In our study, there was no correlation between the severity of hormonal deficiency and clinical stage at admission as assessed by Hunt and Hess scale and radiological severity as assessed by Fisher's grade. This observation is similar to the findings in the other studies. [16],[17] We believe that some global health impairment scoring system like acute physiology and chronic health evaluation (APACHE) or sequential organ failure assessment (SOFA) score would have been better tools than that of Hunt and Hess or Fisher's grade. However, this has not been examined in any clinical trial till date. Clinical severity of SAH does not help to discriminate between patients at high and low risk of developing hypopituitarism, and hence, we recommend that all the patients should be subjected to endocrine evaluation not only at baseline but after 6-12 months too. Another striking observation in our study was more number of patients was in poor Hunt and Hess grade than poor WFNS grade. This could be explained by the fact that patients with confusion (drowsiness) would be categorized into Hunt and Hess grade 3; however, the Glasgow Coma Scale score in these patients would be 13 or 14, and thus, these patients would be categorized into WFNS grade 2, which is a good grade SAH. There were 13 such patients in this study.

The limitations of our study are small sample size in the prospective group, not performing dynamic tests, lack of control group with other neurological illness having same global health score, and temporary clipping time.

 ╗ References Top

1.van Gijn J, Rinkel GJ. Subarachnoid haemorrhage: Diagnosis, causes and management. Brain 2001;124:249-78.  Back to cited text no. 1
2.Bhagwati SN. Incidence of subarachnoid hemorrhage from aneurysmal rupture in India. Neurol Med Chir (Tokyo) 1998;38:128-30.  Back to cited text no. 2
3.Gupta SK, Ghanta RK, Chhabra R, Mohindra S, Mathuriya SN, Mukherjee KK, et al. Poor-grade subarachnoid hemorrhage: Is surgical clipping worthwhile?. Neurol India 2011;59:212-7.  Back to cited text no. 3
4.Schneider HJ, Kreitschmann-Andermahr I, Ghigo E, Stalla GK, Agha A. Hypothalamopituitary dysfunction following traumatic brain injury and aneurismal subarachnoid hemorrhage: A systematic review. JAMA 2007;298, 1429-38.  Back to cited text no. 4
5.Kreitschmann-Andermahr I, Hoff C, Niggemeier S, Pruemper S, Bruegmann M, Kunz D, et al. Pituitary deficiency following aneurysmal subarachnoid haemorrhage. J Neurol Neurosurg Psychiatry 2003;74:1133-5.  Back to cited text no. 5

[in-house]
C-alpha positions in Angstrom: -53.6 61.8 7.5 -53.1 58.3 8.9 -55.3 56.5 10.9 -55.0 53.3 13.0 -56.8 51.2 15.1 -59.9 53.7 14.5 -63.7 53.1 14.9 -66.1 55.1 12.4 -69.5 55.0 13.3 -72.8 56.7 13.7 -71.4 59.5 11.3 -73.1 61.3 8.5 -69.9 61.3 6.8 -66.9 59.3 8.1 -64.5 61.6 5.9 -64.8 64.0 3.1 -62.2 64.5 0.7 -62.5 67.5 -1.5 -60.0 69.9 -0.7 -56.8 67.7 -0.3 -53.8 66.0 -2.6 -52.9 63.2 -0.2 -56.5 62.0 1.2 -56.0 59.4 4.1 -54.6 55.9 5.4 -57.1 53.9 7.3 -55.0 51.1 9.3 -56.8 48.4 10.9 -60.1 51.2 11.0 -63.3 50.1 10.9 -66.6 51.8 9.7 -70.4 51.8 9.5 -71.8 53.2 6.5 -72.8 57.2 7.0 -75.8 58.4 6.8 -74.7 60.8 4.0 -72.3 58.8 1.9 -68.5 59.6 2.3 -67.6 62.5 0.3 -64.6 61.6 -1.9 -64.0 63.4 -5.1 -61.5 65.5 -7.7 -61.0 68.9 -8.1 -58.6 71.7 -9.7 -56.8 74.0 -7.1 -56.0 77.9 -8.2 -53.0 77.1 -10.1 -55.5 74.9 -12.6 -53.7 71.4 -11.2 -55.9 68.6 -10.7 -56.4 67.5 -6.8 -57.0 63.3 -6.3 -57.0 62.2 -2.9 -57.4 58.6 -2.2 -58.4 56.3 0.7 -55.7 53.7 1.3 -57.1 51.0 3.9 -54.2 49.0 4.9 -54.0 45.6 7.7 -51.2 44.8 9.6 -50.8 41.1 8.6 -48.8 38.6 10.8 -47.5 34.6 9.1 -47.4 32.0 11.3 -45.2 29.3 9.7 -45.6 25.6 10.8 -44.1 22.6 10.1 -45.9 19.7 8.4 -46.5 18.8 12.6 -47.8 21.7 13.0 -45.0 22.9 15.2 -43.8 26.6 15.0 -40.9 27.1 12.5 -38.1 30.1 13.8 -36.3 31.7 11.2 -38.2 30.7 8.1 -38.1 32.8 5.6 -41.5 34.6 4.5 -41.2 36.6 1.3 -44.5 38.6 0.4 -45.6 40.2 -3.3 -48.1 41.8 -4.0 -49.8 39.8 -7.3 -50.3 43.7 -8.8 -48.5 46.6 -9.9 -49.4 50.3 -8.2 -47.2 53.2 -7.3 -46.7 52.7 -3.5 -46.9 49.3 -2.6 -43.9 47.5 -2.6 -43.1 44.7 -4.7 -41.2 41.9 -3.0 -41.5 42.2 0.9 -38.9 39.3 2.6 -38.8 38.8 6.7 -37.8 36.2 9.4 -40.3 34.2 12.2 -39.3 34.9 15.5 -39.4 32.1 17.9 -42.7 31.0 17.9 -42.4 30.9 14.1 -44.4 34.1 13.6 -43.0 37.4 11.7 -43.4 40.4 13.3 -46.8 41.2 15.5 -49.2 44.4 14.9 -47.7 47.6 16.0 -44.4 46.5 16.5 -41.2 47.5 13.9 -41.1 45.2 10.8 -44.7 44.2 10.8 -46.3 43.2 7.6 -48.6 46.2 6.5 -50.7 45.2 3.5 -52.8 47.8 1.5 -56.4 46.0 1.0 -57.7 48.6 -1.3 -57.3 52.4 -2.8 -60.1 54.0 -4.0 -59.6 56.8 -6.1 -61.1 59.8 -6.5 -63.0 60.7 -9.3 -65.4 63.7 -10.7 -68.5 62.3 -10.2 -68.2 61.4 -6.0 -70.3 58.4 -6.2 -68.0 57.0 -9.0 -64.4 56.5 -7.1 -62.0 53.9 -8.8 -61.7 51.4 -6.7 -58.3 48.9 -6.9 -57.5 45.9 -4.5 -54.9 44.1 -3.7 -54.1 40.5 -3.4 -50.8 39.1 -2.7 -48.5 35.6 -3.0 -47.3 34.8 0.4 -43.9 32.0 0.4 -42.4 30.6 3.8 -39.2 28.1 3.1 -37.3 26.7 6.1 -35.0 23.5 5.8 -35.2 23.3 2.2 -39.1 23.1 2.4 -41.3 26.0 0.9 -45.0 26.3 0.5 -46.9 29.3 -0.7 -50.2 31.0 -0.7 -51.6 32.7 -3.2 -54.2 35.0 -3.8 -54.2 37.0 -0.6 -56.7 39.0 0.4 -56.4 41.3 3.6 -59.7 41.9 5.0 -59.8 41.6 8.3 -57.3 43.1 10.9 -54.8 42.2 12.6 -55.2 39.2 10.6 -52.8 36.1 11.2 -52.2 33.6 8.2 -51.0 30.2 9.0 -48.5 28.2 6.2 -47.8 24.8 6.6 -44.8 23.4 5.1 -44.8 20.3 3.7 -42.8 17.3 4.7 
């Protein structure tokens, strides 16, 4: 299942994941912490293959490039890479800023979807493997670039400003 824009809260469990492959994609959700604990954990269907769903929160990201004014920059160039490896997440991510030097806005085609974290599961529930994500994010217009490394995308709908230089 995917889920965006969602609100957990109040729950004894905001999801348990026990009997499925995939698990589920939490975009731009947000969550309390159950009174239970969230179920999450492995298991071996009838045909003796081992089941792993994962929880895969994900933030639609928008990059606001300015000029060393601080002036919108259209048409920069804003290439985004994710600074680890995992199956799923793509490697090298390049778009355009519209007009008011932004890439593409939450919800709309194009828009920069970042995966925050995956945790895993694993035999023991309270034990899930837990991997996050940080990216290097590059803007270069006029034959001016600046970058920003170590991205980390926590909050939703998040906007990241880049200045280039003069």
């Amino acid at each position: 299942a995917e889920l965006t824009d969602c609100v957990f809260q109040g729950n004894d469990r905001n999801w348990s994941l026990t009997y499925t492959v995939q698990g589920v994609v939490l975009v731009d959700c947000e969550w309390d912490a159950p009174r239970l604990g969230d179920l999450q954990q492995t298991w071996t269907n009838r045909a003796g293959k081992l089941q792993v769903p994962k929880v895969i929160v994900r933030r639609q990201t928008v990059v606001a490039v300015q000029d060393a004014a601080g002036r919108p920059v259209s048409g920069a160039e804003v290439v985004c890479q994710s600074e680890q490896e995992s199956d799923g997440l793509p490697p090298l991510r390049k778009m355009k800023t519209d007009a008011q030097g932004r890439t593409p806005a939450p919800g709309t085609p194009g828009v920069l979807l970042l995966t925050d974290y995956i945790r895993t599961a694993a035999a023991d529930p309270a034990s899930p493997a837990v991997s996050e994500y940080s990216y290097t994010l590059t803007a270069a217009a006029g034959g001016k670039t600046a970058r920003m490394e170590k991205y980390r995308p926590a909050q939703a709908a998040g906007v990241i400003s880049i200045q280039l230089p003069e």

6.Bendel S, Koivisto T, Ruokonen E, Rinne J, Romppanen J, Vauhkonen I, et al. Pituitary-adrenal function in patients with acute subarachnoid haemorrhage: A prospective cohort study. Crit Care 2008;12:1-10.  Back to cited text no. 6
7.Lammert A, Bode H, Hammes HP, Birck R, Fatar M, Zohsel K, et al. Neuro-endocrine and neuropsychological outcome after aneurysmal subarachnoid hemorrhage (aSAH): A prospective cohort study. Exp Clin Endocrinol Diabetes 2011;119:111-6.  Back to cited text no. 7
8.Kreitschmann-Andermahr I, Hoff C, Saller B, Niggemeier S, Pruemper S, Hütter BO, et al. Prevalence of pituitary deficiency in patients after aneurysmal subarachnoid hemorrhage. J Clin Endocrinol Metab 2004;89:4986-92.  Back to cited text no. 8
9.Dimopoulou I, Kouyialis AT, Tzanella M, Armaganidis A, Thalassinos N, Sakas DE, et al. High incidence of neuroendocrine dysfunction in long-term survivors of aneurysmal subarachnoid hemorrhage. Stroke 2004;35:2884-9.  Back to cited text no. 9
10.Aimaretti G, Ambrosio MR, Di Somma C, Gasperi M, Cannavò S, Scaroni C, et al. Residual pituitary function after brain injury-induced hypopituitarism: A prospective 12-month study. J Clin Endocrinol Metab 2005;90:6085-92.  Back to cited text no. 10
11.Tanriverdi F, Dagli AT, Karaca Z, Unluhizarci K, Selcuklu A, Casanueva FF, et al. High risk of pituitary dysfunction due to aneurysmal subarachnoid haemorrhage: A prospective investigation of anterior pituitary function in the acute phase and 12 months after the event. Clin Endocrinol (Oxf) 2007;67:931-7.  Back to cited text no. 11
12.Klose M, Brennum J, Poulsgaard L, Kosteljanetz M, Wagner A, Feldt-Rasmussen U. Hypopituitarism is uncommon after aneurysmal subarachnoid haemorrhage. Clin Endocrinol (Oxf) 2010;72:95-101.  Back to cited text no. 12
13.Crompton MR. Hypothalamic lesions following the rupture of cerebral berry aneurysms. Brain 1963;86:301-12.  Back to cited text no. 13
14.Hunt WE, Hess RM. Surgical risk is related to time of intervention in the repair of intracranial aneurysms. J Neurosurg 1968;28:14-20.  Back to cited text no. 14
15.Fisher CM, Kistler JP, Davis JM. Relation of cerebral vasospasm to subarachnoid hemorrhage visualized by computerized tomographic scanning. Neurosurgery 1980;6:1-9.  Back to cited text no. 15
16.Schneider HJ, Schneider M, Kreitschmann-Andermahr I, Tuschy U, Wallaschofski H, et al. Structured assessment of hypopituitarism after traumatic brain injury and aneurysmal subarachnoid hemorrhage in 1242 patients: The German interdisciplinary database. J Neurotrauma 2011;28:1693-8.  Back to cited text no. 16
17.Kreitschmann-Andermahr, I. Subarachnoid hemorrhage as a cause of hypopituitarism. Pituitary 2005;8:219-25.  Back to cited text no. 17


  [Figure 1]

  [Table 1]